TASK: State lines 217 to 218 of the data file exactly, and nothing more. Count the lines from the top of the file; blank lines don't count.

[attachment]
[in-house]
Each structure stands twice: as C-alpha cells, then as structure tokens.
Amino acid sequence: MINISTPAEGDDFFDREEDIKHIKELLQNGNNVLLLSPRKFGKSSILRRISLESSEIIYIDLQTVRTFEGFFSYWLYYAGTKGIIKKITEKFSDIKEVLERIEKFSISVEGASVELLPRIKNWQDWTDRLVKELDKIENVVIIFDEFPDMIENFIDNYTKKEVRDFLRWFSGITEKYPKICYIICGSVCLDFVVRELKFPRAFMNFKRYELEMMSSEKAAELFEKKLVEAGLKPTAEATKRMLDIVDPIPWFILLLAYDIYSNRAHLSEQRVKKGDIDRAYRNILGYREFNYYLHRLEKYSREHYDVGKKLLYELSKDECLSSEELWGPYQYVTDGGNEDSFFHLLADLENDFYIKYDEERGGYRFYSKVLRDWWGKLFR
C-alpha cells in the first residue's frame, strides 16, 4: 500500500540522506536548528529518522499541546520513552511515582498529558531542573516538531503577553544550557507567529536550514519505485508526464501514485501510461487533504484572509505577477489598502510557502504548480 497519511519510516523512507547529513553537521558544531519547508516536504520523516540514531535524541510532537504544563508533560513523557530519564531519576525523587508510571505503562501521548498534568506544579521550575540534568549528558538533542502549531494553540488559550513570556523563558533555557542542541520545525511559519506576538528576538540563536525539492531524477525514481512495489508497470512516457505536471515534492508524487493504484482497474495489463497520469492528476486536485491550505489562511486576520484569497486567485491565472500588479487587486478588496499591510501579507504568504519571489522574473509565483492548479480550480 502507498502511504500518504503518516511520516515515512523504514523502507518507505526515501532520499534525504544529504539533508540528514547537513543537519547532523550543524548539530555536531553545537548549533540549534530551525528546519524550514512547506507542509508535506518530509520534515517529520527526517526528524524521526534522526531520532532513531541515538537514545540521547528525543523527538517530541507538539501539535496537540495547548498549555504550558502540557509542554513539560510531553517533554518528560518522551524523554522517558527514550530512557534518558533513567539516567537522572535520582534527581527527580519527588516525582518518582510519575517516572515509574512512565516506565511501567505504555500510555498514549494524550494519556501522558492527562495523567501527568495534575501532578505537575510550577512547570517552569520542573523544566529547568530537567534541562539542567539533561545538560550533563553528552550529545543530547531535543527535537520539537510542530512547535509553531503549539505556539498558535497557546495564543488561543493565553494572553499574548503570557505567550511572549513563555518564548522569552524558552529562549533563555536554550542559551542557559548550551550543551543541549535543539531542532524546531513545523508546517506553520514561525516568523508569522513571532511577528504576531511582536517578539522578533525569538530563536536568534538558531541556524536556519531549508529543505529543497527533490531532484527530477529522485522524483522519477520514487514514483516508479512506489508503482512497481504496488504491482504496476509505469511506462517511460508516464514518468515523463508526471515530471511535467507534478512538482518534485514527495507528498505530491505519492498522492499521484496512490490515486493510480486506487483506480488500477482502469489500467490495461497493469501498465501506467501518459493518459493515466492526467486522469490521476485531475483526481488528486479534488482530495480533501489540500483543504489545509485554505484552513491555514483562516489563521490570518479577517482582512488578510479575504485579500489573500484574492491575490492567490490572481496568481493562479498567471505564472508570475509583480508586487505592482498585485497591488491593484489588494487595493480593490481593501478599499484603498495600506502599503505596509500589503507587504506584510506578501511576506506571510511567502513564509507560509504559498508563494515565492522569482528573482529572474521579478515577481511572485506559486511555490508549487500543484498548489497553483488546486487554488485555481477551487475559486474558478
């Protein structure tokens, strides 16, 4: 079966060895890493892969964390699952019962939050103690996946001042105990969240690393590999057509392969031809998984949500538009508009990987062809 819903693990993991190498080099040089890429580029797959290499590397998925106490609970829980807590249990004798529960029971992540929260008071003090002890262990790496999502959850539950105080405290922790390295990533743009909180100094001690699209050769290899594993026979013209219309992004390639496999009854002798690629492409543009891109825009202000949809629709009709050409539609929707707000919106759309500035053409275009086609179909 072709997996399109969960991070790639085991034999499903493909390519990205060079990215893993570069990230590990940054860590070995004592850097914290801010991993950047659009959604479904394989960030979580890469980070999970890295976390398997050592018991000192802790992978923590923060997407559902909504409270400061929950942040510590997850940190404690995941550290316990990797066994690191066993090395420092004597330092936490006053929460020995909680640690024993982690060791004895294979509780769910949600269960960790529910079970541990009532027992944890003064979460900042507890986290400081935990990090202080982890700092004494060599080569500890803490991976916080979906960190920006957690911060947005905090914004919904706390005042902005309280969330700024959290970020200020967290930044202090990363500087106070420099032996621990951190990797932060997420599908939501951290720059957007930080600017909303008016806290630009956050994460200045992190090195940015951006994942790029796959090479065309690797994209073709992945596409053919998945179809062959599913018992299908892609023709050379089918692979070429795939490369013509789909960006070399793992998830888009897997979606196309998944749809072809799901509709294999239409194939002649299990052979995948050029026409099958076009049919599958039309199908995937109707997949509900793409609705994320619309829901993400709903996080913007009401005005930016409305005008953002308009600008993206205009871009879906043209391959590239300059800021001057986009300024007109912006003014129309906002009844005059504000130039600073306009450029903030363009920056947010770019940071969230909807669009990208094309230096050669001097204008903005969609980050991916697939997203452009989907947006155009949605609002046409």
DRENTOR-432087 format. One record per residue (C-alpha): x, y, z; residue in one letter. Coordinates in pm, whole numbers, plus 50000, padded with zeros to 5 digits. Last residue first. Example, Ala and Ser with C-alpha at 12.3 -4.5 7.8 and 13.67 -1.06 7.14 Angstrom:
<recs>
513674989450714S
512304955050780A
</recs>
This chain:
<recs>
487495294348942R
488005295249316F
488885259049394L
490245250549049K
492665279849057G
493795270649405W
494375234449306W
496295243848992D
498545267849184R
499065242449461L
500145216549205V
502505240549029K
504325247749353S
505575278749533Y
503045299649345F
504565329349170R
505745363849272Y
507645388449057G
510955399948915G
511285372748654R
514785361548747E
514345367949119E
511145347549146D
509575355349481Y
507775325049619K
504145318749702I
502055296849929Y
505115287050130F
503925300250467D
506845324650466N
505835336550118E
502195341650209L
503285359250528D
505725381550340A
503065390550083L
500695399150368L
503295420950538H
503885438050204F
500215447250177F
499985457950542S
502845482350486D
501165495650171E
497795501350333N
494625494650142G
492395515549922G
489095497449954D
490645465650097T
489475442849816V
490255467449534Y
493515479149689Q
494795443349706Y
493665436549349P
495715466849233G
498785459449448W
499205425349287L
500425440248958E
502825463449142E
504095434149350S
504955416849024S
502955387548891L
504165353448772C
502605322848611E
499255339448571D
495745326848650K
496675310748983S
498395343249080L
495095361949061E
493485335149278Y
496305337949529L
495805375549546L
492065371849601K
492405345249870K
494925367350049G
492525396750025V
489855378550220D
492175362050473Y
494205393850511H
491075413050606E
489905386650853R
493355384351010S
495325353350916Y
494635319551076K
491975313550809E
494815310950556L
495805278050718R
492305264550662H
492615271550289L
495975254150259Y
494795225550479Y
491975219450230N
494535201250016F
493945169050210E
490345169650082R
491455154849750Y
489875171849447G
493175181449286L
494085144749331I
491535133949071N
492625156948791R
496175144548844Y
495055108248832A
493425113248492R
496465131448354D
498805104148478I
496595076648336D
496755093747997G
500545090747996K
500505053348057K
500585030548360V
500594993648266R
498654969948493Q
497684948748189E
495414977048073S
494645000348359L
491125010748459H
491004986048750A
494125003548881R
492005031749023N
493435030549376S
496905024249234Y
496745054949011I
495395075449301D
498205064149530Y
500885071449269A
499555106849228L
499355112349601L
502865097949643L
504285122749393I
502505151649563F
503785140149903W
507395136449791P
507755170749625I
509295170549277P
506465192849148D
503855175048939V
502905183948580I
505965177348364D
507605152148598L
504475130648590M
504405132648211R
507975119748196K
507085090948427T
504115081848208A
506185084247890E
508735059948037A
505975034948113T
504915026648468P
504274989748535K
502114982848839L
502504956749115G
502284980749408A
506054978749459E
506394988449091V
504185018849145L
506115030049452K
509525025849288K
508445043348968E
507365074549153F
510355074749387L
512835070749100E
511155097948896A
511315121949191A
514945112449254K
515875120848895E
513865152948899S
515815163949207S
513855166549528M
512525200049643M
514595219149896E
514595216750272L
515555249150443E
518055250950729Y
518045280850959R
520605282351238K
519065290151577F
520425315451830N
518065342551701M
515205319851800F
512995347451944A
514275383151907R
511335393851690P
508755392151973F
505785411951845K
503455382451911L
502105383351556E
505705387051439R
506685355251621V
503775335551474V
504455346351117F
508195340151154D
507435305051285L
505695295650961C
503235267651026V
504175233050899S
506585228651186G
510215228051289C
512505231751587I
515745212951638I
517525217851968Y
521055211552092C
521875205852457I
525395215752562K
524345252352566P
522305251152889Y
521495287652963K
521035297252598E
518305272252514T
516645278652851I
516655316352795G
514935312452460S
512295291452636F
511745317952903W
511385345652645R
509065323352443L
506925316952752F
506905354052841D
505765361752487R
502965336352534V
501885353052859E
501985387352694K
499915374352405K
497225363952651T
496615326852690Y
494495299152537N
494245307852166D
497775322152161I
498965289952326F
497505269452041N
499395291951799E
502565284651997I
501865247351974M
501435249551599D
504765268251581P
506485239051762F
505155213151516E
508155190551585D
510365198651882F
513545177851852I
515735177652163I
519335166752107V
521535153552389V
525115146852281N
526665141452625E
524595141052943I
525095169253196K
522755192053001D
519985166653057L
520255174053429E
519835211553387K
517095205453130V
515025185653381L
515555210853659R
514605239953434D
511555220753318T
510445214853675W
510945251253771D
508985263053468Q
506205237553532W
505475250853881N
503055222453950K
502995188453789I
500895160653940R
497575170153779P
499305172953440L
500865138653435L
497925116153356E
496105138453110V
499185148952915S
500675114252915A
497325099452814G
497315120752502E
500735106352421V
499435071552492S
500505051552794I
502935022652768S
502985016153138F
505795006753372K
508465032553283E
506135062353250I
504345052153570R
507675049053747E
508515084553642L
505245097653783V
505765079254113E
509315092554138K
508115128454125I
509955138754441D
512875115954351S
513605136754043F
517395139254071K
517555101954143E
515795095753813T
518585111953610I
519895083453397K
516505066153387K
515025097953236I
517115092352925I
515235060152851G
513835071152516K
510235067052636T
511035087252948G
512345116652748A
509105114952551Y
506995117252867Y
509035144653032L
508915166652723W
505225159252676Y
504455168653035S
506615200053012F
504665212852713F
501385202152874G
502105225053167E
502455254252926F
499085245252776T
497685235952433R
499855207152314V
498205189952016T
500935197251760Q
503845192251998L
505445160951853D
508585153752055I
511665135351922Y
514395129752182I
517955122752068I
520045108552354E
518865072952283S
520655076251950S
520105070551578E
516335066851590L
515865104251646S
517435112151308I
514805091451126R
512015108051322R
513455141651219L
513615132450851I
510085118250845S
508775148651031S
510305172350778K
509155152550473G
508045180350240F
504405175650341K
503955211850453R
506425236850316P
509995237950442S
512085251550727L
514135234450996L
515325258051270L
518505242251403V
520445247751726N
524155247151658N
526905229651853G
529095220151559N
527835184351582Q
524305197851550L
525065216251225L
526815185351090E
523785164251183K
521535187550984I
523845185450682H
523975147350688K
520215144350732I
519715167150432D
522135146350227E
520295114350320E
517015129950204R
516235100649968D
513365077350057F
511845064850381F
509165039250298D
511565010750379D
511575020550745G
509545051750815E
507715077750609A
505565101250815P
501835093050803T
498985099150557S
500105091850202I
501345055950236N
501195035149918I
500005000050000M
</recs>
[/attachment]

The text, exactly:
521495287652963K
521035297252598E